Sunday, August 29, 2004

Going To Bethlehem

We accompanied Bill and Grace to Bethlehem UMC in Yaounde, located in a storefront on a crowded street, just a block or two down from a national prison. Outside the prison, snaked a long line of women holding sacks of food. Bill explained that prisoners are not fed while incarcerated; family members must care for the needs of their own while imprisoned. For this reason, Bill said he also thought this was a good location for a Methodist church!

Pastor Rosalee, the country’s only female Methodist pastor, welcomed us into the building, while a choir of eight young people warmed up in the porch area.

We were given printed orders of worship, with a familiar red and black cross and flame on the front. The service, conducted in French, was similar to American Methodist worship, except for two things. First, there is a portion of the service which is uniquely African, in which the worship leader leads the congregation in a high-spirited, free-form sort of call-and-response praise time. It’s quite a joy to see this first-hand when it’s happening at top-speed – hands clapping, voices shouted, lots of “Hallelujahs” and “Amens,” smiles all around.

Second, African offertories are extremely participatory! There are no plates, passed by stiffly-smiling ushers. People have to bring their gifts up front and place them in the basket at the altar!

Pastor Rosalee’s sermon was a stirring call to humility, and the need for Christians to “humble ourselves in the sight of the Lord.” Her text was Jesus’ sayings in Luke 14, when he recommended that his followers sit at the lower seats when invited to banquets; “for everyone who exalts himself will be humbled, and he who humbles himself will be exalted.” All this seemed a bit disconcerting, since I myself was sitting in the seat of honor, at the front of the sanctuary space!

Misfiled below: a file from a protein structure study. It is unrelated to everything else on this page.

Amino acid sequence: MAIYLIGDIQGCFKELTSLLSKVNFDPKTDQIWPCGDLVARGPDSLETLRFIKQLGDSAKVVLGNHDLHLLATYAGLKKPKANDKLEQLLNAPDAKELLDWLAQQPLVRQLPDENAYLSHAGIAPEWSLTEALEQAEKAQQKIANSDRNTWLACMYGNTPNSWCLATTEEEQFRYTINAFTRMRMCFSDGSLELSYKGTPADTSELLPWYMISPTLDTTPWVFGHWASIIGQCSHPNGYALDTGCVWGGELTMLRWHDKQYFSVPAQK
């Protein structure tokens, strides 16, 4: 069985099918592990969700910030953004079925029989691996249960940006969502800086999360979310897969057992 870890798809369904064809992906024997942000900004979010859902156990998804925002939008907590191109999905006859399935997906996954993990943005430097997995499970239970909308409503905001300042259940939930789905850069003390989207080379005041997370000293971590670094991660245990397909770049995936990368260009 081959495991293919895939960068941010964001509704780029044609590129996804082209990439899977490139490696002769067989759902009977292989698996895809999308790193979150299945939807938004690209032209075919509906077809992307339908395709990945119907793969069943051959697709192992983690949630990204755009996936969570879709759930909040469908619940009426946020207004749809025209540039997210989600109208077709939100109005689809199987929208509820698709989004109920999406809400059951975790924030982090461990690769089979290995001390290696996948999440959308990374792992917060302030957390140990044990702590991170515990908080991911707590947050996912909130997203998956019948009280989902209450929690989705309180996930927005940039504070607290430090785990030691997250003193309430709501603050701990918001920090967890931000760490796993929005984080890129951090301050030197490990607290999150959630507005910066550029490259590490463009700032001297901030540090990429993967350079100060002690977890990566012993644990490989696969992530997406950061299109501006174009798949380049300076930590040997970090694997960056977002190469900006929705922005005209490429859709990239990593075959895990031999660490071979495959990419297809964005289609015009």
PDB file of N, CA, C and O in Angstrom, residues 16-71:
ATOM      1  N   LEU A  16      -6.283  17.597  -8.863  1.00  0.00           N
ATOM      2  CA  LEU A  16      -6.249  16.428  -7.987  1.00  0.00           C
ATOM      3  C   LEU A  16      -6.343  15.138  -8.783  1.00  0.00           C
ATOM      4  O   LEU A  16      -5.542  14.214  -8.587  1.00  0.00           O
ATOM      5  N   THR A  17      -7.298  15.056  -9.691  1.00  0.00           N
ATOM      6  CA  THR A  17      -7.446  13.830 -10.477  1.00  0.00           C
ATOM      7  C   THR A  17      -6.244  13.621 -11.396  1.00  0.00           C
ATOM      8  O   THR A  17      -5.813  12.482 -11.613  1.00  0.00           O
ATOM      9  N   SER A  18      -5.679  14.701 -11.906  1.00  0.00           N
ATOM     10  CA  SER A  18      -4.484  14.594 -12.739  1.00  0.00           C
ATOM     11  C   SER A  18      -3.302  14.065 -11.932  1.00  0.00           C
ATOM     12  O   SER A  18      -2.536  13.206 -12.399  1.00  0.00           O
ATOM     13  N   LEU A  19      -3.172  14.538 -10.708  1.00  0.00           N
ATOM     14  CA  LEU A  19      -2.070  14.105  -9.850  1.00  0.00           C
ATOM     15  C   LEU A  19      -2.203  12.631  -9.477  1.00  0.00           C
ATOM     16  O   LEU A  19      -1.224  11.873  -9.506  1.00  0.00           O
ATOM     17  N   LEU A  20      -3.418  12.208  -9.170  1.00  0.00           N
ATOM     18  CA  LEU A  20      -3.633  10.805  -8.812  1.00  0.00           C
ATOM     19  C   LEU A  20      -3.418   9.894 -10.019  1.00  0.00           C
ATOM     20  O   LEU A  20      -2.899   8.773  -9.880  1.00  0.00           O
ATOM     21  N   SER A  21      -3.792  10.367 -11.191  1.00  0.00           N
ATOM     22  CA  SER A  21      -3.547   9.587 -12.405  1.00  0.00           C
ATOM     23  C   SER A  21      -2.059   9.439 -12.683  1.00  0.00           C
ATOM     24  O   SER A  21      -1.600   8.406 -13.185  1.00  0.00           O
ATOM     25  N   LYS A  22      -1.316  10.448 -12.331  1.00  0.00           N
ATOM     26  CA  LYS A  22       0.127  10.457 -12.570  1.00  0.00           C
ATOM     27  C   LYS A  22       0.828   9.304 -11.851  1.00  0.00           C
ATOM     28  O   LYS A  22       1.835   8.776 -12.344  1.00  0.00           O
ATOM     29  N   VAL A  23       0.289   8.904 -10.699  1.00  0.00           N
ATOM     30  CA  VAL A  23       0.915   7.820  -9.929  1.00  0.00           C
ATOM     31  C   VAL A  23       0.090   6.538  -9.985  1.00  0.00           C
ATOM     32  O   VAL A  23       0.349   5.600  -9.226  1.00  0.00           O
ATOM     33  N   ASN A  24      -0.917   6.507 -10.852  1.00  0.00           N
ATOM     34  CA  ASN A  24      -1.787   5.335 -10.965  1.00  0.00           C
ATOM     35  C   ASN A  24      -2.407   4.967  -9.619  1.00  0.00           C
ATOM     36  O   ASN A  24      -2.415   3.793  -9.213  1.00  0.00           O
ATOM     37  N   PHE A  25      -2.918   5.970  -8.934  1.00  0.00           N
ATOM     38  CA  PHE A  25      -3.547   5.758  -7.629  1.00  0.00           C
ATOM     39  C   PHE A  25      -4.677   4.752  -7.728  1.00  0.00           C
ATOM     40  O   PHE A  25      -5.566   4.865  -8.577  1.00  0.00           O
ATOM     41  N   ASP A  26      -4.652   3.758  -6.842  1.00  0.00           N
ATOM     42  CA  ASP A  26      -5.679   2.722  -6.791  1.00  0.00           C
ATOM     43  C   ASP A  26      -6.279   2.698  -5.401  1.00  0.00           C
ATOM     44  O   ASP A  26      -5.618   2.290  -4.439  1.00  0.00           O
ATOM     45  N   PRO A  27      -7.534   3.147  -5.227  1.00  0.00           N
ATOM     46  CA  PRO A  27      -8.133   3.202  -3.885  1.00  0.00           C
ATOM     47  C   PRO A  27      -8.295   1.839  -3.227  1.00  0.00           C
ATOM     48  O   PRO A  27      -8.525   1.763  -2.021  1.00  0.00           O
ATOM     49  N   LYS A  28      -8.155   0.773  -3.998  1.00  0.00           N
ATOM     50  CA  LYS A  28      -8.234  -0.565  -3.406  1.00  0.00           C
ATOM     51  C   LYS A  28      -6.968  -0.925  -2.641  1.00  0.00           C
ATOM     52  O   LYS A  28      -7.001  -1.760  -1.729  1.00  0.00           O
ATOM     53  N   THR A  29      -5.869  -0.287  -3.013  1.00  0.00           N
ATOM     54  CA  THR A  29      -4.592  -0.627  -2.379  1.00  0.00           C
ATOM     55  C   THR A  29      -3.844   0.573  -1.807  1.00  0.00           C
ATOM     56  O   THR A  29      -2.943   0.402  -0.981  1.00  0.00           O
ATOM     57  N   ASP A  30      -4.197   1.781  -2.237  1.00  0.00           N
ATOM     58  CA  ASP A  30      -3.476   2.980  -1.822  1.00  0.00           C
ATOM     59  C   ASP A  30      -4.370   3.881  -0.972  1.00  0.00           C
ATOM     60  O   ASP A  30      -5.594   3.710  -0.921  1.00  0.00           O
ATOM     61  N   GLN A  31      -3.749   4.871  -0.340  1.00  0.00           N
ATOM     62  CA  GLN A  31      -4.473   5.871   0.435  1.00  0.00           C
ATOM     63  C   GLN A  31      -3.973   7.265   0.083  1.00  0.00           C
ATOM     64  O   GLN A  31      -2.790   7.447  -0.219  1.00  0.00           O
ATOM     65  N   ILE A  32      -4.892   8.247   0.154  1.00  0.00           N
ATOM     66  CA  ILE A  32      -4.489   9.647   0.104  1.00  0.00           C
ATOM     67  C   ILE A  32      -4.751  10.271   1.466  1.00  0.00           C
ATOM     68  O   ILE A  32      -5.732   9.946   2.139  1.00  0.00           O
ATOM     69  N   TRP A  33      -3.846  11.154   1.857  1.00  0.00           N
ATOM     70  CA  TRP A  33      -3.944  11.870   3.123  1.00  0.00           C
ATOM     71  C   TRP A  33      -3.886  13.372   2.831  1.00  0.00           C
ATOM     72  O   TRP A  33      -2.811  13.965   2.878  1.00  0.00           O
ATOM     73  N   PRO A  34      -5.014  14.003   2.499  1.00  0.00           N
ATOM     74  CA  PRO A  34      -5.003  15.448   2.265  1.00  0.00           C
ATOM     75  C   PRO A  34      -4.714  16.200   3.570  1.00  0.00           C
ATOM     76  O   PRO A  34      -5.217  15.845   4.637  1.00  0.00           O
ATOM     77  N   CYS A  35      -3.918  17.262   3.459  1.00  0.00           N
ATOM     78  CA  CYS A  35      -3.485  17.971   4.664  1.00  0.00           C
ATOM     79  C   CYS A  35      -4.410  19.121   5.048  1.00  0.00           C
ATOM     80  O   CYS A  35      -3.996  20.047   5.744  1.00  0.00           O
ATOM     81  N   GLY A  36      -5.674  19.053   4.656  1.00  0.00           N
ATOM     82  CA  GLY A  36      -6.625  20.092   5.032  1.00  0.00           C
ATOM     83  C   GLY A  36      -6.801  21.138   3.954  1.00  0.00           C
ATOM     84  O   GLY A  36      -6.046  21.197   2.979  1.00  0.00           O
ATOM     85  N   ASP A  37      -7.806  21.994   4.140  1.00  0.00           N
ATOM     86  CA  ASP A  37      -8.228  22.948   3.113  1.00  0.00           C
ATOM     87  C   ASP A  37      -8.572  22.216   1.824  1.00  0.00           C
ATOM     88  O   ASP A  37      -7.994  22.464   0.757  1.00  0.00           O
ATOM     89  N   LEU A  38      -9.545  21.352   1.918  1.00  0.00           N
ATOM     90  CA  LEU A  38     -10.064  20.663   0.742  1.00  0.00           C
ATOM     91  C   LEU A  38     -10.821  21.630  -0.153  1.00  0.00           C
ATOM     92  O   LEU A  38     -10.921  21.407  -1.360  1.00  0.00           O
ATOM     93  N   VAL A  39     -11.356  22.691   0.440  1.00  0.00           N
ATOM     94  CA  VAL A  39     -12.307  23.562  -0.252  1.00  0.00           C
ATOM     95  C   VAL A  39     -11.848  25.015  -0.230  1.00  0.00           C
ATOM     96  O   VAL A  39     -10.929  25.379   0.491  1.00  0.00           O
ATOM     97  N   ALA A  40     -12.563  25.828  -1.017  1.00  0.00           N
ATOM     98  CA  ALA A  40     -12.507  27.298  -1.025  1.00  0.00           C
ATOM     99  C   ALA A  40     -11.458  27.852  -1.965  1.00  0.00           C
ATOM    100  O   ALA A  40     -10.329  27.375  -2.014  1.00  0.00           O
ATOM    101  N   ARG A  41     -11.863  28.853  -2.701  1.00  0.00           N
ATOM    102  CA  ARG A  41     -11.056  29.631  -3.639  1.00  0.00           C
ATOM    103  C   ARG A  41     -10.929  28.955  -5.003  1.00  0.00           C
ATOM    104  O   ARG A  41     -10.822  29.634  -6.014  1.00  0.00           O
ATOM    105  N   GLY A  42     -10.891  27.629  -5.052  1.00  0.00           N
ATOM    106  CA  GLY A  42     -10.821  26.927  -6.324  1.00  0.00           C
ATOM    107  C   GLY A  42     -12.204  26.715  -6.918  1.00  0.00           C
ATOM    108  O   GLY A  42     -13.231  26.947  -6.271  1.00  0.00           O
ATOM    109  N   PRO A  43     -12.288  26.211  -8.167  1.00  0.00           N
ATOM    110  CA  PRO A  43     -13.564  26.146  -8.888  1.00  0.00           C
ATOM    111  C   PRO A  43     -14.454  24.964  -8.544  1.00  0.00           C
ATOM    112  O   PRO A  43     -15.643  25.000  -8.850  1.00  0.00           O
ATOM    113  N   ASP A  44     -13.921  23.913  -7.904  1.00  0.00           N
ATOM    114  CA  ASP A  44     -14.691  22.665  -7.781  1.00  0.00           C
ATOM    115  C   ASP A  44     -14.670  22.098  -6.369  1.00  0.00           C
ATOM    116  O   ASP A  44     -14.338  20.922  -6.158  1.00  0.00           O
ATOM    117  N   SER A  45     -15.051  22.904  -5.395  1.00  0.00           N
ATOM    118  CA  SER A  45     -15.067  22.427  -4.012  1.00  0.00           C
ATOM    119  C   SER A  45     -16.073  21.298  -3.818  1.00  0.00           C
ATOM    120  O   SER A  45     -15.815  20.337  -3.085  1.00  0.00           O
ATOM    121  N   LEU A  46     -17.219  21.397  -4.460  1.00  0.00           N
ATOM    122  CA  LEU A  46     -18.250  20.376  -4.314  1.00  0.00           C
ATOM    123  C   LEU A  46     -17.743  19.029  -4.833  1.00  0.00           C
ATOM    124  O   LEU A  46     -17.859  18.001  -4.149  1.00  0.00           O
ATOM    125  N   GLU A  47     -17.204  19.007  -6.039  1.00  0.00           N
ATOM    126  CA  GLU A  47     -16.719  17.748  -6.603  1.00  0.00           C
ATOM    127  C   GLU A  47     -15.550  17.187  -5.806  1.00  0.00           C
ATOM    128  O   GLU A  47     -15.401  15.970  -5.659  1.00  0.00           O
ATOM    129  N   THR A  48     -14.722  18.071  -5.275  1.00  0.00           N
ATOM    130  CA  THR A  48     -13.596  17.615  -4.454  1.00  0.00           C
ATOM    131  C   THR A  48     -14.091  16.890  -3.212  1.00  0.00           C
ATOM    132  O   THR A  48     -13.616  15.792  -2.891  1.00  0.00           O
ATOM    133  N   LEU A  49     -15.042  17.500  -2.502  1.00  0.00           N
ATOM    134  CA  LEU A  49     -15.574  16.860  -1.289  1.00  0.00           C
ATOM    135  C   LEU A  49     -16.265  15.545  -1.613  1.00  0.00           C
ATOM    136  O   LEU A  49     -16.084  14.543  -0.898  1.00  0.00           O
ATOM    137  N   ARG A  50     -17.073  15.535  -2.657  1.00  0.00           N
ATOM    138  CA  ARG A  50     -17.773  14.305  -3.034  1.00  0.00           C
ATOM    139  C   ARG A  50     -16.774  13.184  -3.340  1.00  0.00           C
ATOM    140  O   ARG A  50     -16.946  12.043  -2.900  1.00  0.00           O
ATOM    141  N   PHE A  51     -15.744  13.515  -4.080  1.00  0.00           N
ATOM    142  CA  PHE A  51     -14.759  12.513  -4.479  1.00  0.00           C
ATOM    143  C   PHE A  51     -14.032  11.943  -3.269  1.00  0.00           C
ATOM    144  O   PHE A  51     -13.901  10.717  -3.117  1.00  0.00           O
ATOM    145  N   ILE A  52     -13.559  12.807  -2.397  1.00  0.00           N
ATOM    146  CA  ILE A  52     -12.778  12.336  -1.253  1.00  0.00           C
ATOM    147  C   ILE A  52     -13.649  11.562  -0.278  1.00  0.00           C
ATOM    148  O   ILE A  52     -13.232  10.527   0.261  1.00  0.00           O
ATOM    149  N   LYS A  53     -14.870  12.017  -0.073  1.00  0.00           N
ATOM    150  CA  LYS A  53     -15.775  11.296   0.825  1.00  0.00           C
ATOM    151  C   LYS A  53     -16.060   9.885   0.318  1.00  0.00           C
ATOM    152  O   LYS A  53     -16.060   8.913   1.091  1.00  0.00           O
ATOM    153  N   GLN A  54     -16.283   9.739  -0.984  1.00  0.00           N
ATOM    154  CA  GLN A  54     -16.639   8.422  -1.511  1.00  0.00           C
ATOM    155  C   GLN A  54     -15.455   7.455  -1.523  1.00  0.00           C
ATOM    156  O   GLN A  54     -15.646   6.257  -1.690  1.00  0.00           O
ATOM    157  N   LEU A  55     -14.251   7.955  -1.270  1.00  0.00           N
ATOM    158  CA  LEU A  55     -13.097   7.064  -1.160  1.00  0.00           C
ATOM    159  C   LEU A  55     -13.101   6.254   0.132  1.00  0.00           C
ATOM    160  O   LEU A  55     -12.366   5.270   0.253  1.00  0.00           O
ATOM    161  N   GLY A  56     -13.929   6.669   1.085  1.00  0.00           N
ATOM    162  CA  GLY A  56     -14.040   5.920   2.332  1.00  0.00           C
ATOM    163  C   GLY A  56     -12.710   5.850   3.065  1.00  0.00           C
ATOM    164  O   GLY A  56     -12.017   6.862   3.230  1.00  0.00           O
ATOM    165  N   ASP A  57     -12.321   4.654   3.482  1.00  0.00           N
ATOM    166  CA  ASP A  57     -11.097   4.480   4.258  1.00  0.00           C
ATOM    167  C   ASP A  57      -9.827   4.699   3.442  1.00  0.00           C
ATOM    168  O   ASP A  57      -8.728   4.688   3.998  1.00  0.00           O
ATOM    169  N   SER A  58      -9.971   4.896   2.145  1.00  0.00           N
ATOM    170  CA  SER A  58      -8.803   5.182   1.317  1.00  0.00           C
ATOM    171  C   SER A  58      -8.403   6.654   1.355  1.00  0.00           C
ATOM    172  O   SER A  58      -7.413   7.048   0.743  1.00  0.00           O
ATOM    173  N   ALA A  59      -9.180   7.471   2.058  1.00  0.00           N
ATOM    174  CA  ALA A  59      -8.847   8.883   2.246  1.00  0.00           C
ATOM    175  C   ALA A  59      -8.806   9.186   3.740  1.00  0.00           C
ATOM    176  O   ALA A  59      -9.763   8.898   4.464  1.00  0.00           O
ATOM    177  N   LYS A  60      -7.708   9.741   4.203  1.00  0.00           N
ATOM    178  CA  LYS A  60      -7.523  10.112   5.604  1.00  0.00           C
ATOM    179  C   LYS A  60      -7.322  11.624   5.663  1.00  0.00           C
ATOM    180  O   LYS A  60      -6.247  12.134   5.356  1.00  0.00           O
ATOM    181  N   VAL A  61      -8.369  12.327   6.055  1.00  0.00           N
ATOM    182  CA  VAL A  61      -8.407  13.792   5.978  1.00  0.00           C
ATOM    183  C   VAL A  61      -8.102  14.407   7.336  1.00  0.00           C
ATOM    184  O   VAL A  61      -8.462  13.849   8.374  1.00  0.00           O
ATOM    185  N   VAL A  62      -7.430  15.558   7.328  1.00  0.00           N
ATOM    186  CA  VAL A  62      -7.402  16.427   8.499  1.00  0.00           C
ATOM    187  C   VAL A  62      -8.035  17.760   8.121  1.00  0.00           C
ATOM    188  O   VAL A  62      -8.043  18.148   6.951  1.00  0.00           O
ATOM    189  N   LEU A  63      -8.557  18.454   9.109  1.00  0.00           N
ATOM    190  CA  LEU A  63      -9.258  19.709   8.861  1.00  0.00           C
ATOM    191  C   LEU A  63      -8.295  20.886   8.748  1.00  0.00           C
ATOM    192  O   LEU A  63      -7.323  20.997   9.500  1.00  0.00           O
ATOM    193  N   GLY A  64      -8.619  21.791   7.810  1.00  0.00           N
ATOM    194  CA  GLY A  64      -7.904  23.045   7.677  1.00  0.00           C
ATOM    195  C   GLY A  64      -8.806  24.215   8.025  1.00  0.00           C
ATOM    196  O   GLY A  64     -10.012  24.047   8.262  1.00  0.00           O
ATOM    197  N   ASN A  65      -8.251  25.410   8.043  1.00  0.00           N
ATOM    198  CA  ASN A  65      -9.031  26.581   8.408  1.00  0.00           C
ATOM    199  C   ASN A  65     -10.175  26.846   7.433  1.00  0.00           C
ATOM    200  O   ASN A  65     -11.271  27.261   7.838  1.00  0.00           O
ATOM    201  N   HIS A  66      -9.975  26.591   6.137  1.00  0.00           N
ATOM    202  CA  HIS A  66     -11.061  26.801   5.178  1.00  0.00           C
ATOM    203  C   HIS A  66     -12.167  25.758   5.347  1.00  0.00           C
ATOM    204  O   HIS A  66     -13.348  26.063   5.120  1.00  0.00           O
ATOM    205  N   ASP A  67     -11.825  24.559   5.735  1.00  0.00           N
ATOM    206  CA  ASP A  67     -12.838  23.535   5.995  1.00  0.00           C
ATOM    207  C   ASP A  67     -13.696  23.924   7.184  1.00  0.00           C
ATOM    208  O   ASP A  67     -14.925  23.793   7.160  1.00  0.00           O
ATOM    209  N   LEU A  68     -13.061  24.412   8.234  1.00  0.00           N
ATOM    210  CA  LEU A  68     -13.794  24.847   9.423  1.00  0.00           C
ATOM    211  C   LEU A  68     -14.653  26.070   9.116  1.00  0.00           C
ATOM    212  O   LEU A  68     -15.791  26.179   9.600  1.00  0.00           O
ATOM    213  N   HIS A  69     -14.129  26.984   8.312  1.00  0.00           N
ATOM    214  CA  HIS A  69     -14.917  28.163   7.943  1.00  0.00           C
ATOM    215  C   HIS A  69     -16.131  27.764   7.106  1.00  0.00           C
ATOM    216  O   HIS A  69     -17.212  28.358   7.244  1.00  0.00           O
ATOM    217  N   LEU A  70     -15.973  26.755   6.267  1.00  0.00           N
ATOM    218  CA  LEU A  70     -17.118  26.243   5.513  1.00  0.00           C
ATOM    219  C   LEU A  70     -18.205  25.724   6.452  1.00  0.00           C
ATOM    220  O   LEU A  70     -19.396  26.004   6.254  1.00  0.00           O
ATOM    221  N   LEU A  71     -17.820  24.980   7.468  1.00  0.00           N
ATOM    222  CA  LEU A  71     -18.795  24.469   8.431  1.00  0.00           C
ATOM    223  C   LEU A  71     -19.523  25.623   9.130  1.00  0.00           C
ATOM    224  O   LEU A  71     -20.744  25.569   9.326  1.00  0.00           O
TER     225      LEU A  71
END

I could tell that she was a strong pastoral presence, and a good preacher. Unfortunately, Grace translated her sermon into English for the Magruder family, which caused Pastor Rosalee’s cadence to be broken and stilted unnaturally. She has the heart of a nurturing pastor, though, and I look forward to getting to know her and her husband, Jean Claude.

The Warnocks then treated us to lunch at the Hilton in downtown Yaounde. We took advantage of the time and laughed together. They are fast becoming good friends, which is important considering how dependent we are upon them at this point.

The rest of the day was a wash – I have come down with some sort of sinus infection (from the plane, I suspect), and feel lousy. So I slept most of the rest of the day.